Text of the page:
First off, I don't know what the VO industry is like in NY, but here in LA it is very hard to find work. And not necessarily in the way you'd think. From my (relatively brief) time doing VO, it seems like there aren't that many people doing it, but those people tend to get hired over and over again. (See the two or three guys who do ALL of the movie trailer narration.) Add to that the terrible, terrible trend of studios hiring name actors to do voices for animated features, and you get a small market.

HOWEVER!

VO work can be lots of fun. You'll spend lots of time on your feet in the booth, saying the same things, but it's a blast when you really get into it.

I'd recommend you start by polling actors in the area, going to mixers, plays etc., and getting a feel for where everyone goes for voice coaching. When you're feeling confident in your abilities, put together a demo CD. This is VERY important; if you do not have a demo CD, you will not work. I've known some people who put together demos on their own, but I wouldn't recommend that; spend the $300 or so to get a good one that you can use for awhile. Don't worry if you don't have any previous work to compile; many places can have you record generic spots that they will edit together to sound professional.

After that, see if you can snag an agent (again through mixers, *reputable* talent showcases etc.) and start shopping yourself around.

Again, this is only from my experience, but I hope it helps you out. Good luck!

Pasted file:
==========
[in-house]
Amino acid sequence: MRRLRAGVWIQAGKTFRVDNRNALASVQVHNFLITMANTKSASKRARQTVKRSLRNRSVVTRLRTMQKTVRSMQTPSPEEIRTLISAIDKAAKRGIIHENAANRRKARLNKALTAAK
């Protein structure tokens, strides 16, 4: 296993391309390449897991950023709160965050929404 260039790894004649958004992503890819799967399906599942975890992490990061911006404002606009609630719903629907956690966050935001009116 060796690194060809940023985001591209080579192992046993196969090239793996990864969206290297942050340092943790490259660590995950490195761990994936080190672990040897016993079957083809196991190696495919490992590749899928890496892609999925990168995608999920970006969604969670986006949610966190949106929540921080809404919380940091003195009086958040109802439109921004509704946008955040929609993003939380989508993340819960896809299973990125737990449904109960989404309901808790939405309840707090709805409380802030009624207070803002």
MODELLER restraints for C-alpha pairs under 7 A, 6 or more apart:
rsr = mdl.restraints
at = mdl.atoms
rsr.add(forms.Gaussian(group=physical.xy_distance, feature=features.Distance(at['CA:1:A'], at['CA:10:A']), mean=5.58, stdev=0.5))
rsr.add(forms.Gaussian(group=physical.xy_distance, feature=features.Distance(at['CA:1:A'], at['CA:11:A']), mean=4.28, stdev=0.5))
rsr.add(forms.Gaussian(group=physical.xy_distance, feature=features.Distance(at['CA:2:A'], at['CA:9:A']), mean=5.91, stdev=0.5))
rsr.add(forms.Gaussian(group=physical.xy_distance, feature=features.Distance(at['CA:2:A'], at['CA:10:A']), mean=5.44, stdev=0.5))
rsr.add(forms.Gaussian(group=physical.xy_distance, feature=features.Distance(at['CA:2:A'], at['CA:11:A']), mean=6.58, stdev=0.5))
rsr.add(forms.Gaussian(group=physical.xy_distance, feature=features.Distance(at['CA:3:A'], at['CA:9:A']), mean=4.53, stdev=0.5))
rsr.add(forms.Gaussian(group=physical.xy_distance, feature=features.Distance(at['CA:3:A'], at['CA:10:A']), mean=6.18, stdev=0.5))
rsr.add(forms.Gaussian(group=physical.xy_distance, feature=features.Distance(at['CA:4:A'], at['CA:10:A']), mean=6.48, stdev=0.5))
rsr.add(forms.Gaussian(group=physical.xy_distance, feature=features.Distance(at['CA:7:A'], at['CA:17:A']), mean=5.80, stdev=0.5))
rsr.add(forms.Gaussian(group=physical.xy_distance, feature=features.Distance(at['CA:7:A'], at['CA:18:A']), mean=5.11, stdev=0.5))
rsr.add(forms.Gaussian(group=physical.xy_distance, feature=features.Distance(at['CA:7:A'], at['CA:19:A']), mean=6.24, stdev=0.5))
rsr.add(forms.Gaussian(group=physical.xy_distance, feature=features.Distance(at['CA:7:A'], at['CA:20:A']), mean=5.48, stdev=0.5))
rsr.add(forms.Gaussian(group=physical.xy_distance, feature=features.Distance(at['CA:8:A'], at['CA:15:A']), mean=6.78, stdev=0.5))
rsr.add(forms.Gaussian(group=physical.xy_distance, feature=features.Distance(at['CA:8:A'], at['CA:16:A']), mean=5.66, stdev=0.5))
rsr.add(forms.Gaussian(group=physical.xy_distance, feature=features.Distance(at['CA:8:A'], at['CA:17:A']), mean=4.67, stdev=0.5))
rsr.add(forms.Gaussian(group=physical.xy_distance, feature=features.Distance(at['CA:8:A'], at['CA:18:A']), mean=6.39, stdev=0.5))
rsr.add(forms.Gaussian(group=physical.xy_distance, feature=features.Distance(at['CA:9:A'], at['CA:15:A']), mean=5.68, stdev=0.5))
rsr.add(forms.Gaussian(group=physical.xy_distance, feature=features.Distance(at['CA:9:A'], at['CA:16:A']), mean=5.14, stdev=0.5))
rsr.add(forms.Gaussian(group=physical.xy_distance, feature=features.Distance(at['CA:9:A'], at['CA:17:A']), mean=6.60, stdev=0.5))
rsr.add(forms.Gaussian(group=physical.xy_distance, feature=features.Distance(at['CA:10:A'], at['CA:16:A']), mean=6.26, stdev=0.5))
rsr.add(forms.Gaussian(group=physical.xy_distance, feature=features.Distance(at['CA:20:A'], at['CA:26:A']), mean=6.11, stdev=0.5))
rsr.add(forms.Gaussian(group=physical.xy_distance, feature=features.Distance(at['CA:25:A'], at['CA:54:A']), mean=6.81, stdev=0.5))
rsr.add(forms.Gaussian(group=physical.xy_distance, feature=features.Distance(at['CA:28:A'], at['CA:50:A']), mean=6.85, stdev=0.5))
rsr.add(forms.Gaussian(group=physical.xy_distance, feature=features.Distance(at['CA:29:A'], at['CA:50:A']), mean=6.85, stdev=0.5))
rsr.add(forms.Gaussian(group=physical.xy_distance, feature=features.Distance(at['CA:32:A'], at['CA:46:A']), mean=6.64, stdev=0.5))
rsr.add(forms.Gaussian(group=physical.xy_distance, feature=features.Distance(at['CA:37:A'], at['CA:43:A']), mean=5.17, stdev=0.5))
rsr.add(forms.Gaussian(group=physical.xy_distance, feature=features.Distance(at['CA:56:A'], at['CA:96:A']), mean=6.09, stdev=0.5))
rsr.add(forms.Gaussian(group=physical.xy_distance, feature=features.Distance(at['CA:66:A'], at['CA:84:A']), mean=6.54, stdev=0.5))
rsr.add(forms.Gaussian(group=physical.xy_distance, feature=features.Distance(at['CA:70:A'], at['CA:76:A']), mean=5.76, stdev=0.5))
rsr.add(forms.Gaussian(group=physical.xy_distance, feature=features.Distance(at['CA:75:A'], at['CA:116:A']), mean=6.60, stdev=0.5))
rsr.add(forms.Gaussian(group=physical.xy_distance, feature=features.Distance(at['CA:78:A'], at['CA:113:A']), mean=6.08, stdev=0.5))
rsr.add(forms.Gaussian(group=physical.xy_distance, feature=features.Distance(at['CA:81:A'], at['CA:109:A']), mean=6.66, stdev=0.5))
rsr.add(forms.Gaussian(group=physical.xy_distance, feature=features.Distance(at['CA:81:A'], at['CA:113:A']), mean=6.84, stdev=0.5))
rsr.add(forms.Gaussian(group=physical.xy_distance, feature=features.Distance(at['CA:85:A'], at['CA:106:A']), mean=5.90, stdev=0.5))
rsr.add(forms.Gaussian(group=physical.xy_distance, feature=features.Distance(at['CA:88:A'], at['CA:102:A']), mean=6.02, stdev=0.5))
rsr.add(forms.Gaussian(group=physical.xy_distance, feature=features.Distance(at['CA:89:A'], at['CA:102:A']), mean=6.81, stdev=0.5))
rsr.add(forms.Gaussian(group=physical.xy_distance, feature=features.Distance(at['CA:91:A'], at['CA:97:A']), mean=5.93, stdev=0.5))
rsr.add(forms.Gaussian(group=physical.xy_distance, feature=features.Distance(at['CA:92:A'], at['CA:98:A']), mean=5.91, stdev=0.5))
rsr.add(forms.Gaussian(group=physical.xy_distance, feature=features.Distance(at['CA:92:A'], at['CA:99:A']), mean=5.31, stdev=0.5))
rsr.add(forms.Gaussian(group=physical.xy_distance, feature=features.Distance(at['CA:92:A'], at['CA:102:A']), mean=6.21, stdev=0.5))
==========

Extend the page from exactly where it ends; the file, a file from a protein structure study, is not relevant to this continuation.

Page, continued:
posted by Shecky at 10:06 AM on October 17, 2006


I'd suggest reading 'My Life As a Ten Year Old Boy' by Nancy Cartwright she goes into great detail about her background in the field
posted by ZackTM at 10:08 AM on October 17, 2006


I agree with Shecky on making a professional demo CD; I wasn't totally clear in my answer, but I was just talking about making something on your own to see if you're comfortable with it, not actually using that as your real demo.
posted by bcwinters at 10:08 AM on October 17, 2006


nth on the demo CD. Here's some personal perspective:

My fiancée has been doing voice-over work here in NYC for a little over a year. She's an actor, and another actor friend of hers, who is well-established in the field, referred her to a major agency here. They like her for two reasons:

- She smokes, so she can do the low, sultry thing.
- She can do a bona-fide Southern and British accent. Since voice-over studios are pretty much non-existent outside of NYC and LA, being able to do a true dialect without sounding like an actor trying to do a dialect is Money.